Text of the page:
Tuesday, August 13, 2013

ONE INNING IN FOUR YEARS GETS YOU A CARD...1971 TOM KELLEY

I don't know what Topps was expecting when they issued a card for pitcher Tom Kelley in their 1971 set (#463).
He only pitched one inning in the Majors in 1967, and was toiling in the minors ever since before the start of the 1971 season.
After playing for the Cleveland Indians organization from 1964 to 1969, he signed with the Atlanta Braves in May of 1970 and pitched in Shreveport (AA) and Richmond (AAA), putting together a 9-7 record with a 3.93 E.R.A.
I guess when it came time to putting together the fourth series for the 1971 set Topps figured Kelley was worthy of a card since he secured a roster spot with the Braves and was on his way to a decent season where he finished at 9-5 with a 2.96 E.R.A.
It's also worth noting that the 1971 card was his first since the beautiful 1967 set (#214), so here we have another one of those guys that went a few years between card appearances.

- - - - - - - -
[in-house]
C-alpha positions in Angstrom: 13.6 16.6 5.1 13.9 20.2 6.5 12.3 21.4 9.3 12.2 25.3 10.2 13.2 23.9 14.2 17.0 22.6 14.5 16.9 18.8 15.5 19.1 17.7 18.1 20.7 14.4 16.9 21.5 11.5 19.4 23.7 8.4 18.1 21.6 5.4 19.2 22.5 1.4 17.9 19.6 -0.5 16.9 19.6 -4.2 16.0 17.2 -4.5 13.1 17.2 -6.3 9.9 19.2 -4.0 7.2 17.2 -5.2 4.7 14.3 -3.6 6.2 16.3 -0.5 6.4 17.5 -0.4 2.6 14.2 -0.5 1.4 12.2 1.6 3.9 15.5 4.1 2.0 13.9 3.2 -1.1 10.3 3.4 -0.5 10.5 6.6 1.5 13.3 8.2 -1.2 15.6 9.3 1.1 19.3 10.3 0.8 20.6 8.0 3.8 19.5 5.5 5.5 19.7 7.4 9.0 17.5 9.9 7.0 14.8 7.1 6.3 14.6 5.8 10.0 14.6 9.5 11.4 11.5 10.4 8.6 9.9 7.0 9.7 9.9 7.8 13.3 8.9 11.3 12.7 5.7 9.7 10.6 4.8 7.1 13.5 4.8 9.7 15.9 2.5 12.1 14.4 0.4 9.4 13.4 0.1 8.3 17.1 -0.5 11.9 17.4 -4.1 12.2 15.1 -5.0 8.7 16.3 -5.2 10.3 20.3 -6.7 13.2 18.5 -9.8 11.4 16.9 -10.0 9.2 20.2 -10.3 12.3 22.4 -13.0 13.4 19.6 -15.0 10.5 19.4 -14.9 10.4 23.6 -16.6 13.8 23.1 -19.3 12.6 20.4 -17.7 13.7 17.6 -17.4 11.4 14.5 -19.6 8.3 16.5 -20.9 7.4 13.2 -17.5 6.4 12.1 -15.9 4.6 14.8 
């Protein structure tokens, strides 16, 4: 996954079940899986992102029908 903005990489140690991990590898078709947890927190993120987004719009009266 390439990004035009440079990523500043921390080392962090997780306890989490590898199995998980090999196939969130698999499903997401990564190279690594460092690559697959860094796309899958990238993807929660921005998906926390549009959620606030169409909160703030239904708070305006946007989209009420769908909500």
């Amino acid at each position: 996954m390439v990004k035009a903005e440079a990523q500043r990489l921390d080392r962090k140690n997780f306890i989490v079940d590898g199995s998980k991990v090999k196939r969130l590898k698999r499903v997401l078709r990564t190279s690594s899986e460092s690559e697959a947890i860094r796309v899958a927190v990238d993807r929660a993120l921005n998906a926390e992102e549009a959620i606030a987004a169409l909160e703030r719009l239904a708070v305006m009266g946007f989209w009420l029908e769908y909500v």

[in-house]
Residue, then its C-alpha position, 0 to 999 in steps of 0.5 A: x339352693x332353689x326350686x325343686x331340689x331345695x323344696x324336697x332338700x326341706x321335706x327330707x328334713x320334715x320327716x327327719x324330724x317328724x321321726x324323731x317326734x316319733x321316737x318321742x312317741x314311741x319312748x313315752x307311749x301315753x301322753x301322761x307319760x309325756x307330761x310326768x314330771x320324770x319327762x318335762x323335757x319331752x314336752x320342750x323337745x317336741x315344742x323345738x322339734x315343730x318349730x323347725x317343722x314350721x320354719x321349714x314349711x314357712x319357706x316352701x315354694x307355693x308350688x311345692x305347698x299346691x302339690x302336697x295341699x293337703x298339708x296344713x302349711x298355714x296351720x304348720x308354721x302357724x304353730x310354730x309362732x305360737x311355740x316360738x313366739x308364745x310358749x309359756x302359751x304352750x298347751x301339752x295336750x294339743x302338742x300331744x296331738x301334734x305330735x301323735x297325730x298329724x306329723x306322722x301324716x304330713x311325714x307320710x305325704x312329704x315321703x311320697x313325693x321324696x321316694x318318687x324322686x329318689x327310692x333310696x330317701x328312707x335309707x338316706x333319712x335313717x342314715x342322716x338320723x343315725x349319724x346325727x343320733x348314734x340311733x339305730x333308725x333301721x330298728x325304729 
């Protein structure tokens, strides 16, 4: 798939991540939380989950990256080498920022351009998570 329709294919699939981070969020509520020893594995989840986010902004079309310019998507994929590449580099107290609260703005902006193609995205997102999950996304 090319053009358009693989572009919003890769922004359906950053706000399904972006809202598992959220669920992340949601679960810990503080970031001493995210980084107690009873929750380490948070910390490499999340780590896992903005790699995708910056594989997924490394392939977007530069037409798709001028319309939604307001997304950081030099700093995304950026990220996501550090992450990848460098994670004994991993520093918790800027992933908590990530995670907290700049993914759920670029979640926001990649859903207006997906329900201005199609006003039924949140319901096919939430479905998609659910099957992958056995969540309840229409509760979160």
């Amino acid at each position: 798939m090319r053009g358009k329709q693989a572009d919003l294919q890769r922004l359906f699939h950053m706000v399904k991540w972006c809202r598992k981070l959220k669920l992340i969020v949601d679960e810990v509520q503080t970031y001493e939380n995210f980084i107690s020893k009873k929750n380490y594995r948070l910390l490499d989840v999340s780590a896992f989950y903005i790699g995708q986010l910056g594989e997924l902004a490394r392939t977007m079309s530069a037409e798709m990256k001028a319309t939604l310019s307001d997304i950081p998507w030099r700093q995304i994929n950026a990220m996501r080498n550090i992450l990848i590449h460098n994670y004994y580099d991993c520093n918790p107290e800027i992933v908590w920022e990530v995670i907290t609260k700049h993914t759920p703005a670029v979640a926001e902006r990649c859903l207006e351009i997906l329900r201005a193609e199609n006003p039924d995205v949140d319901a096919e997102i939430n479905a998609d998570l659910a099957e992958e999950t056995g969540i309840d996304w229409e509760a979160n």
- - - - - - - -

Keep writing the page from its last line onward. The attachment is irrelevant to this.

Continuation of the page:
Kelley's success was a bit short-lived. By May of 1973 Kelley pitched his last game in the Majors, and finally hung them up after appearing in seven games for the Tidewater Tides in the Met's system in 1976.
As for the card, you can clearly see the red piping that was part of Cleveland's uniform back in the late 60's/early 70's, and I suspect the image used was about four or even five years old. It also seems that the photo was taken in the old Yankee Stadium, though I could be mistaken.
Just another one of those cool little quirks you find when scouring the baseball card sets of the 1970's.

One big league inning in four years at the time this card was issued.

1 comment:

  1. That is Cleveland's Municipal Stadium in the background. If you check out a 1967 Dick Radatz card, you will see the red sign on the facade. :)

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